A dramatic shift in priorities

June 21, 2010

Philosophy

As I come to the end of my three years here in Hawaii, I realize how much my priorities have shifted from even a few years ago.  Inspired by the such blogs as Early Retirement Extreme, Almost Fearless, and The Art of Nonconformity; the books of Henry David Thoreau (Walden) and Rolf Potts (Vagabonding); and movies such as Into the Wild, my goals have shifted singularly to the following:

1) To live as simply as possible

2) To achieve financial independence as early as possible

3) To retire from full time work as early as possible and get started on my dream of long term world travel

I list them in that order because each one necessitates the other.  For example, one cannot achieve financial independence early, short of being born into a rich family or winning the lottery, without living simply.  We live in a consumerist culture in which we are always conditioned to buy more and more without a second thought as to what we actually need.

Housing is the biggest expense that most people have.  I have come to the conclusion that I will never purchase a house.  I grew up in a pretty large house in the suburbs of Maryland.  The more I think about it, the more I cannot understand the need to purchase a house for hundreds of thousands of dollars when you only really need a fraction of the space.  Let’s forget about housing as an investment for a second.  I’m talking about being tied down to one location in a 30-year fixed rate mortgage for a house that you don’t even need.  The more space you have, the more energy you expend cleaning and maintaining it.  A more economical solution, especially for a single person like myself (or even a couple), is to live in the cheapest, furnished studio that I can find.  I say furnished because I also never want to purchase another piece of furniture ever again.  As I get ready to move to Japan from my apartment, the move will be extremely painless.  That is because I do not own 95% of the belongings in my apartment.  No need to worry about moving furniture to my new location of getting rid of it at a fraction of what I paid for it only to begin the cycle of wasted money once again.  I can fit all my possessions into a small bedroom.  In fact, I own so few belongings that I can tell you from memory just about every item that I own.

I also never plan on never having any children.  I always get weird looks from people every time I tell them this.  I guess having children is so ingrained in our DNA and culture that many people cannot fathom being childless.  To me, the concept is simple.  Children once served a purpose long ago in ancient and agrarian societies when kings needed an heir to the throne or families needed children to work on the farm.  In today’s modern society, where all our needs are provided for, children serve no purpose other than an emotional one.  The only reason you should have a child is if you truly desire to raise another life and take on all the sacrifices that come along with that.  I hear all the time that people want children so that they have someone to take care of them when they are old.  That line of reasoning is unbelievably asinine.  There is absolutely no guarantee that your children will take care of you when you are old, and if that is your only reason, you need to re-examine your priorities.  In addition to sacrifices to your time and freedom, be prepared for the monetary sacrifice as well, with estimates for raising one child in the ballpark of $200,000.  When parents decide to have lots of children, it’s no wonder that they struggle financially.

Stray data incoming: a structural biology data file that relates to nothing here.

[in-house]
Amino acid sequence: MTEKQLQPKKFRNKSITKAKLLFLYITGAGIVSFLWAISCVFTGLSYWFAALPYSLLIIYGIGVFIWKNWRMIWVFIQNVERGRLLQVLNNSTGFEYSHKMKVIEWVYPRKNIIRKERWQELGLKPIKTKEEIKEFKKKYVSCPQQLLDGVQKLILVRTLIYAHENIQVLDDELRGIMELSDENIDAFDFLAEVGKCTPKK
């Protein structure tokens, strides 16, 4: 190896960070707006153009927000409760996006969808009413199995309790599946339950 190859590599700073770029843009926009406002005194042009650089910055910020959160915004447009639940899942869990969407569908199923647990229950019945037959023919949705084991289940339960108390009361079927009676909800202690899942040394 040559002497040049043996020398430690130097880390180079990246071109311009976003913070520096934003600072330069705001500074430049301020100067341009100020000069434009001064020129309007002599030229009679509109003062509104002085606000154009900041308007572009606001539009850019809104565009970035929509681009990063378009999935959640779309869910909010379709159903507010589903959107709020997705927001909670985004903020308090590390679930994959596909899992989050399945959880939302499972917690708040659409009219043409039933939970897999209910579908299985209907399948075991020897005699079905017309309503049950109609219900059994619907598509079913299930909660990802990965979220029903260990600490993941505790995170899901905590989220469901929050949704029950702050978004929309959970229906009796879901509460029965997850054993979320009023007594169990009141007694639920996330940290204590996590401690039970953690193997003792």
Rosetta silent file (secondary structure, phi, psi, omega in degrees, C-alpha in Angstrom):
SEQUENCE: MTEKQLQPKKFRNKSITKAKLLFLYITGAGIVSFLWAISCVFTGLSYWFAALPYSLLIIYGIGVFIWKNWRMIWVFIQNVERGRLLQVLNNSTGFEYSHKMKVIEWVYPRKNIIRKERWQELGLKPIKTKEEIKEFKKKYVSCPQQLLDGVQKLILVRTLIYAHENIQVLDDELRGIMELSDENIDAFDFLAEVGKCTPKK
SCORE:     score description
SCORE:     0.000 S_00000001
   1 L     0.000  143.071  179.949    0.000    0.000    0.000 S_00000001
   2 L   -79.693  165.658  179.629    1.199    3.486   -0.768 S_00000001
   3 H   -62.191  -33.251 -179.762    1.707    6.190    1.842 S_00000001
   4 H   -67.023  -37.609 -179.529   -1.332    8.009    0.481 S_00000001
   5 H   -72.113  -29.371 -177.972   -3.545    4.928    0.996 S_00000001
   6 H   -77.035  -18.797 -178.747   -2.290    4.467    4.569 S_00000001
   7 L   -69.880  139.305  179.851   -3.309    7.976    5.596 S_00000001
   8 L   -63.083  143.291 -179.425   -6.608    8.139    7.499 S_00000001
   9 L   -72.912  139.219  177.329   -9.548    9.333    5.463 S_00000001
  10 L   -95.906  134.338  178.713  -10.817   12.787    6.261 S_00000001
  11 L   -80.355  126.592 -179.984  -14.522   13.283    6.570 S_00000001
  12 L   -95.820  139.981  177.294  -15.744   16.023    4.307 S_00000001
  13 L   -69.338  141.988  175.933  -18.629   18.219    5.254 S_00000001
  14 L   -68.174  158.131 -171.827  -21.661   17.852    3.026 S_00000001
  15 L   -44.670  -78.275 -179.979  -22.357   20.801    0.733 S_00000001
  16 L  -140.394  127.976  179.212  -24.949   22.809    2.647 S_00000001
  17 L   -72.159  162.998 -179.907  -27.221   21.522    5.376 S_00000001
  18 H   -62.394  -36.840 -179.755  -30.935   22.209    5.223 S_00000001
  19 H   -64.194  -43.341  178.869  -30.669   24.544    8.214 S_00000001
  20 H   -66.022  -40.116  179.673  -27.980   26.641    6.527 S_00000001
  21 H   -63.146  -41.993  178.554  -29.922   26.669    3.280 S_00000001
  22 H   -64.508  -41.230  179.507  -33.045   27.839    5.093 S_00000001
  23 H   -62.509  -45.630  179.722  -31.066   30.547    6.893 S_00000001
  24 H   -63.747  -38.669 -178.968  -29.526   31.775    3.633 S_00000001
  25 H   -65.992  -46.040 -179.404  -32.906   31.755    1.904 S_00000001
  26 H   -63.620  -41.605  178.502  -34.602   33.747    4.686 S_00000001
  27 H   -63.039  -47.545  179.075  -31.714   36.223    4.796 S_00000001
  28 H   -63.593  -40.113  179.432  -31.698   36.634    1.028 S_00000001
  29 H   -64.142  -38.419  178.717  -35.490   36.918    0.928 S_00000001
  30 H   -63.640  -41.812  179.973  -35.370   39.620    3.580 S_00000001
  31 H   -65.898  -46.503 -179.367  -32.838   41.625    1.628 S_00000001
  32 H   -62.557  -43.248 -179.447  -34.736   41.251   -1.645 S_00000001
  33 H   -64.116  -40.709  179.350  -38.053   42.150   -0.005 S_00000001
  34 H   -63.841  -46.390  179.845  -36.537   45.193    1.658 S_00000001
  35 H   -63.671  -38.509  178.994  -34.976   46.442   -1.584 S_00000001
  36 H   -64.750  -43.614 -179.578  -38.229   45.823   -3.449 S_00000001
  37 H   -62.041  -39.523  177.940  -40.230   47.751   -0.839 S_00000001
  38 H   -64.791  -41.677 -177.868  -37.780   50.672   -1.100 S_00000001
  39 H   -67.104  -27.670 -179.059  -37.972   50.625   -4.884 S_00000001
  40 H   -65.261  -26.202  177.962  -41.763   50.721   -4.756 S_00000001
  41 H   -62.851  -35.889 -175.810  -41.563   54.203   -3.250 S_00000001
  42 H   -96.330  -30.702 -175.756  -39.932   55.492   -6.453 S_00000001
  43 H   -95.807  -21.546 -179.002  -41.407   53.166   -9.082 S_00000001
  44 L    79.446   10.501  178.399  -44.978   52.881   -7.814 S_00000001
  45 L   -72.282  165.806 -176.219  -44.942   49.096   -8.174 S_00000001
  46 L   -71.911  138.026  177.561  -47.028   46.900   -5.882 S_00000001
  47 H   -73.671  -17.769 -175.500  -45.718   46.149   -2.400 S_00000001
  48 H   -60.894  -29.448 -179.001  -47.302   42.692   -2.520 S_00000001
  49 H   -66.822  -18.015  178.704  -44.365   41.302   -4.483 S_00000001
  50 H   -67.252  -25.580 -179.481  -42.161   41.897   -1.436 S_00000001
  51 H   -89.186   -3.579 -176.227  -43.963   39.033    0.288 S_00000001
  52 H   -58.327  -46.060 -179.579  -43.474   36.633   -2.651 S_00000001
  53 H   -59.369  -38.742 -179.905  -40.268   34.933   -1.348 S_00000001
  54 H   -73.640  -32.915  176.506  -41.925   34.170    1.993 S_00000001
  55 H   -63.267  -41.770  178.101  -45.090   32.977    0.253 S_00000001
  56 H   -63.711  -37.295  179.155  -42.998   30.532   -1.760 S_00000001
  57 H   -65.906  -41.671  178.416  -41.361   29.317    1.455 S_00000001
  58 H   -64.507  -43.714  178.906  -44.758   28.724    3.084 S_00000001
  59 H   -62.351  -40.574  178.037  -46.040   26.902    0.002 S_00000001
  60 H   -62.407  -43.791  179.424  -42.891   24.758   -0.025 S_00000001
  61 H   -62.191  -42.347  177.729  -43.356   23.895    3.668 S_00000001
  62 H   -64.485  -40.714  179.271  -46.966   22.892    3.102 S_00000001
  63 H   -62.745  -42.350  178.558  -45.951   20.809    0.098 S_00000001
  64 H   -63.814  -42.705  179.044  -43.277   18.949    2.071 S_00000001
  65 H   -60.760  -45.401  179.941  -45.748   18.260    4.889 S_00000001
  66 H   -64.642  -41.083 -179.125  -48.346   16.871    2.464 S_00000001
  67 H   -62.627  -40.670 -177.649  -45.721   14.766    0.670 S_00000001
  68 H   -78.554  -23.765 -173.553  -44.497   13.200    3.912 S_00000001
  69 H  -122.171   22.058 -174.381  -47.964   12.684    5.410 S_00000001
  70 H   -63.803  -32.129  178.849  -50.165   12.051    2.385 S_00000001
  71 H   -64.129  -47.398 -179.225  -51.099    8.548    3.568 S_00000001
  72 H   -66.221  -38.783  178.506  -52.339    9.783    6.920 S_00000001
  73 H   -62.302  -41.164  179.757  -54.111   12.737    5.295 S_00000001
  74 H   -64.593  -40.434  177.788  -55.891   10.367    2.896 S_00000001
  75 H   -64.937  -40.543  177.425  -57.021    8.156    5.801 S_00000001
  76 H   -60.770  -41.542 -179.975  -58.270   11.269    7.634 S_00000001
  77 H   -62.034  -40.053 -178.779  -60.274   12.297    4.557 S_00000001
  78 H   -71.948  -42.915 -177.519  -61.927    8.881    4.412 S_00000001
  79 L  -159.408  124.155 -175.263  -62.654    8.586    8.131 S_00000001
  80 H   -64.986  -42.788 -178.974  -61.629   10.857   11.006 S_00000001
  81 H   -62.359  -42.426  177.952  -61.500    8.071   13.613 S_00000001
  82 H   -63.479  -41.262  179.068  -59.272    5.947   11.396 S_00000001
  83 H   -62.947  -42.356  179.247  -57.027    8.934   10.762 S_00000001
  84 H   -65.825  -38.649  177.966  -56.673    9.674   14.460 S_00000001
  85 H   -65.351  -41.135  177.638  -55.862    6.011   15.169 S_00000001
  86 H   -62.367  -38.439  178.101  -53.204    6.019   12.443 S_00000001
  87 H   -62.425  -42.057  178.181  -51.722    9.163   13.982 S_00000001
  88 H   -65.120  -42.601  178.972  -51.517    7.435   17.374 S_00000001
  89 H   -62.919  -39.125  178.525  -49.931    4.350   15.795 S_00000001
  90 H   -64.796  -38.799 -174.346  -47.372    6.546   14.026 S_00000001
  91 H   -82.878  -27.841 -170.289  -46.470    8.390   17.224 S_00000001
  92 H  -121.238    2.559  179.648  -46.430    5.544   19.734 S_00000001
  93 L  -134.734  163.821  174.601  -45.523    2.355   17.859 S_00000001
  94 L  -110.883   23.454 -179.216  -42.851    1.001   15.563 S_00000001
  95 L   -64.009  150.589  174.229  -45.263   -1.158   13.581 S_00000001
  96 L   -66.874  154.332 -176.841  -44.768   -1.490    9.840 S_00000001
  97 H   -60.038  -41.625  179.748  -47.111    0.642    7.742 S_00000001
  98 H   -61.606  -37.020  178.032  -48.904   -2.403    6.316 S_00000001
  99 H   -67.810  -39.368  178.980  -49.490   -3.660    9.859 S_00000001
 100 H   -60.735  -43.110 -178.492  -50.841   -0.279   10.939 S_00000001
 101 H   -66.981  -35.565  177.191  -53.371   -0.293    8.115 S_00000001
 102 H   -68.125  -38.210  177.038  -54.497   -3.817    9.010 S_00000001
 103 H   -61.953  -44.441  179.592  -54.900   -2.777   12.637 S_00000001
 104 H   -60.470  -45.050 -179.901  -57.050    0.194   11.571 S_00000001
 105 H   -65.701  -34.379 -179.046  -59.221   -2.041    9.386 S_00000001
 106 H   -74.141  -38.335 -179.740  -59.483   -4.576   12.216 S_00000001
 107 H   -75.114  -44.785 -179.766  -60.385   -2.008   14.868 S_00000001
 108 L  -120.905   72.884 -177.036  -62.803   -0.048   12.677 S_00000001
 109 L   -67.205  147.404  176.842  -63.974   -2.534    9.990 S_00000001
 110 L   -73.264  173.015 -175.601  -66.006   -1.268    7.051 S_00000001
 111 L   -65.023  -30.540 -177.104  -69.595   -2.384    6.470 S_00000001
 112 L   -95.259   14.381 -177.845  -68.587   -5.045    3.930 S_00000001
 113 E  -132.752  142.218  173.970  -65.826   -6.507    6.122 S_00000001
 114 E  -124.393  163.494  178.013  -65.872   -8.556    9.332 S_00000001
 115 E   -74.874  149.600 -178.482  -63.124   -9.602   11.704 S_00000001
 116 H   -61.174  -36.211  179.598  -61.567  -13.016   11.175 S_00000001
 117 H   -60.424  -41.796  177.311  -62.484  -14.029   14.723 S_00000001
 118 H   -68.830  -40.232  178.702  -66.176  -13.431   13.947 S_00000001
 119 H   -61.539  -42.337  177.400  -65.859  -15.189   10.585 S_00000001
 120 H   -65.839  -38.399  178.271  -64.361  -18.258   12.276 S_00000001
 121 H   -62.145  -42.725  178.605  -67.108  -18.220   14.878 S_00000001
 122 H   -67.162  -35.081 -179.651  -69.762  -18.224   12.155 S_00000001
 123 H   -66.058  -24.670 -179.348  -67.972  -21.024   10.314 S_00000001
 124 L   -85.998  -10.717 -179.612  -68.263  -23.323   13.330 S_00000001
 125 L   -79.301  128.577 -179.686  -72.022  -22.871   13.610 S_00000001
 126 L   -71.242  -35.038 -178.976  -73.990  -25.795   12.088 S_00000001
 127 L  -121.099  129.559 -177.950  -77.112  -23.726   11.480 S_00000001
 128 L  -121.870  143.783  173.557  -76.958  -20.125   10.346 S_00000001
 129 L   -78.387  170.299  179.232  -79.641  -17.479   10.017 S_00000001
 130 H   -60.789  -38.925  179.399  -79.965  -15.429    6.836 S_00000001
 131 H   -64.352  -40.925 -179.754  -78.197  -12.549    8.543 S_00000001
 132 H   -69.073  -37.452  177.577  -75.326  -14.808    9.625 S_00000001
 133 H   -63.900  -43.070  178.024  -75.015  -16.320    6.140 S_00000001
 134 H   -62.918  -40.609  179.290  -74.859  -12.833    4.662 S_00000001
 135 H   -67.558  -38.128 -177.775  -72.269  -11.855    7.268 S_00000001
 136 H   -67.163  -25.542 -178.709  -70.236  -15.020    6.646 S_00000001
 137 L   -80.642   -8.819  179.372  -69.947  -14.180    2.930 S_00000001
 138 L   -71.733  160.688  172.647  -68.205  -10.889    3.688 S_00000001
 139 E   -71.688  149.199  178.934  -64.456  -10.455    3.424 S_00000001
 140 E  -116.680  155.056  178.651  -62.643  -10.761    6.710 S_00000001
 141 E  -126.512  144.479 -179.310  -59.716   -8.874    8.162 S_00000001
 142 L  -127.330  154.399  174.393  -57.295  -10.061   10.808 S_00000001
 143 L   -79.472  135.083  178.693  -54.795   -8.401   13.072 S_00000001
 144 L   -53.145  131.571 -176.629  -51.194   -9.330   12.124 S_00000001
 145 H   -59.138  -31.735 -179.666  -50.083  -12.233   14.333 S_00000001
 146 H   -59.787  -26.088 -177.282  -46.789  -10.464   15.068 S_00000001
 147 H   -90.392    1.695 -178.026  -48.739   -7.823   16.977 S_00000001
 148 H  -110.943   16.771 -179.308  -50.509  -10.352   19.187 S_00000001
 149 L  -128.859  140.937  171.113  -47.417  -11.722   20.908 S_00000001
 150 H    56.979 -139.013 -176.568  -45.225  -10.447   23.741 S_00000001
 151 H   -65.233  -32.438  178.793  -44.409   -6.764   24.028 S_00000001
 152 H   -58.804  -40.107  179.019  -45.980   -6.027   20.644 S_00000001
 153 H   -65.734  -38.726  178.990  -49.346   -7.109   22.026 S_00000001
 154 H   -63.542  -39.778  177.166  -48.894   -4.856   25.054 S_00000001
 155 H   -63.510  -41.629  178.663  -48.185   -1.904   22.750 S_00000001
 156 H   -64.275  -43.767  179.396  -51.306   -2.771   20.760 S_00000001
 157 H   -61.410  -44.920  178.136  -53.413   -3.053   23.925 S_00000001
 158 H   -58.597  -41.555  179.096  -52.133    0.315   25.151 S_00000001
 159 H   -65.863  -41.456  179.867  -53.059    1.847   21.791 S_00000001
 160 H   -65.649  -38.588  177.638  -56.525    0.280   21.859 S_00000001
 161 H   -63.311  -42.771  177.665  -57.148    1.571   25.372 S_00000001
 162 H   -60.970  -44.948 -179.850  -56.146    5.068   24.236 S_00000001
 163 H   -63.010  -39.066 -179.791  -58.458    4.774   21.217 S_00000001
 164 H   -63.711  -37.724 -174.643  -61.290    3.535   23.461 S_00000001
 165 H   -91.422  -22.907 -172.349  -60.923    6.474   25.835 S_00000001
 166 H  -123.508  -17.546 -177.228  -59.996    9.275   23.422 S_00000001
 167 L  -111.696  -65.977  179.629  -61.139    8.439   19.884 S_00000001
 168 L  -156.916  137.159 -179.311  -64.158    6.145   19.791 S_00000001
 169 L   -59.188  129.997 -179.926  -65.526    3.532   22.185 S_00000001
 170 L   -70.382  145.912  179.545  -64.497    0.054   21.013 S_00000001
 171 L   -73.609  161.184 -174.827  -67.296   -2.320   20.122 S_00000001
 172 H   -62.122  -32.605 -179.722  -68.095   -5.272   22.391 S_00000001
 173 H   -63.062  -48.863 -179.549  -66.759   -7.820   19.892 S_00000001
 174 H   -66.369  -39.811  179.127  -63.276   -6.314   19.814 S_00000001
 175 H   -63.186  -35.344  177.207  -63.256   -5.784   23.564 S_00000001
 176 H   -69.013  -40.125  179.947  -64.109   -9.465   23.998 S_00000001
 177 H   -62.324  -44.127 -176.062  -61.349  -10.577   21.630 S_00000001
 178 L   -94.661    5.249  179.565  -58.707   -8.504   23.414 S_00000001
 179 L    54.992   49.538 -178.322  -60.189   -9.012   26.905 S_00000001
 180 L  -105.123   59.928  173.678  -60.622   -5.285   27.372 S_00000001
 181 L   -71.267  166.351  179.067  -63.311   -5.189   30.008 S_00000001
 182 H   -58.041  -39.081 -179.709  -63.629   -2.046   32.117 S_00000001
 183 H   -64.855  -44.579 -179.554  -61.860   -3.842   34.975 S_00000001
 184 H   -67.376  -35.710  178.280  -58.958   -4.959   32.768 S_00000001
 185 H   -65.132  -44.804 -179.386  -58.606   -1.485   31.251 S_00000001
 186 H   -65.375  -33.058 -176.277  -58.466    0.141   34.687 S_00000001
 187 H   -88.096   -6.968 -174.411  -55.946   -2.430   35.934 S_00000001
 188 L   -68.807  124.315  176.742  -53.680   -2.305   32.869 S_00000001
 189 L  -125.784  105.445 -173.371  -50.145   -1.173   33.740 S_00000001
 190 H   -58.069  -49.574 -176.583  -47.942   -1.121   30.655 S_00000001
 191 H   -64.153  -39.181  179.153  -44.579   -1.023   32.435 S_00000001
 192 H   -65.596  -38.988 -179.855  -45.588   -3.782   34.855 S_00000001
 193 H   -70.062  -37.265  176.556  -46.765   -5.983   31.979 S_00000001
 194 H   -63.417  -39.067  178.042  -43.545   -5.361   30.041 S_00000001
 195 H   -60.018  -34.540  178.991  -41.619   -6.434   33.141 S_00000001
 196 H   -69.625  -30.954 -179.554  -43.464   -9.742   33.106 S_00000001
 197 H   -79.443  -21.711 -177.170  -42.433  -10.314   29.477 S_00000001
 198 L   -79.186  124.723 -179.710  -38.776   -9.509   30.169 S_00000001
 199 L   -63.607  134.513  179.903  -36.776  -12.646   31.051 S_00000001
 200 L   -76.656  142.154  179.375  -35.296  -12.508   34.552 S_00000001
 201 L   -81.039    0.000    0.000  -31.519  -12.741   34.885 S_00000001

Doing the following will help me achieve financial independence well before the official retirement age of 65.  The idea of retiring at 65 absolutely appalls me.  While people can still live active and meaningful lives at that point, you are also closer to the end game than you are to the beginning.  Health concerns will also start to play a role as well.  The only reason why people have to retire at 65 or later is because their savings strategies are horrible and because they believe they are entitled to all the nice things in life.  In reality, if people started living below their means and made smart decisions with their money, such as saving much more than the suggested 10% of their income (aim for 50% or more) and starting this earlier in life (2o’s instead of 50’s), they could achieve financial independence decades earlier.

I do not, by any means, do this perfectly and still have a lot to learn, but in the long run I know it will be worth it.

3 Comments on “A dramatic shift in priorities”

  1. Zelda Says:

    Its simple to move beyond with little things…food, shelter and entertainment !!!

    Reply

Trackbacks/Pingbacks

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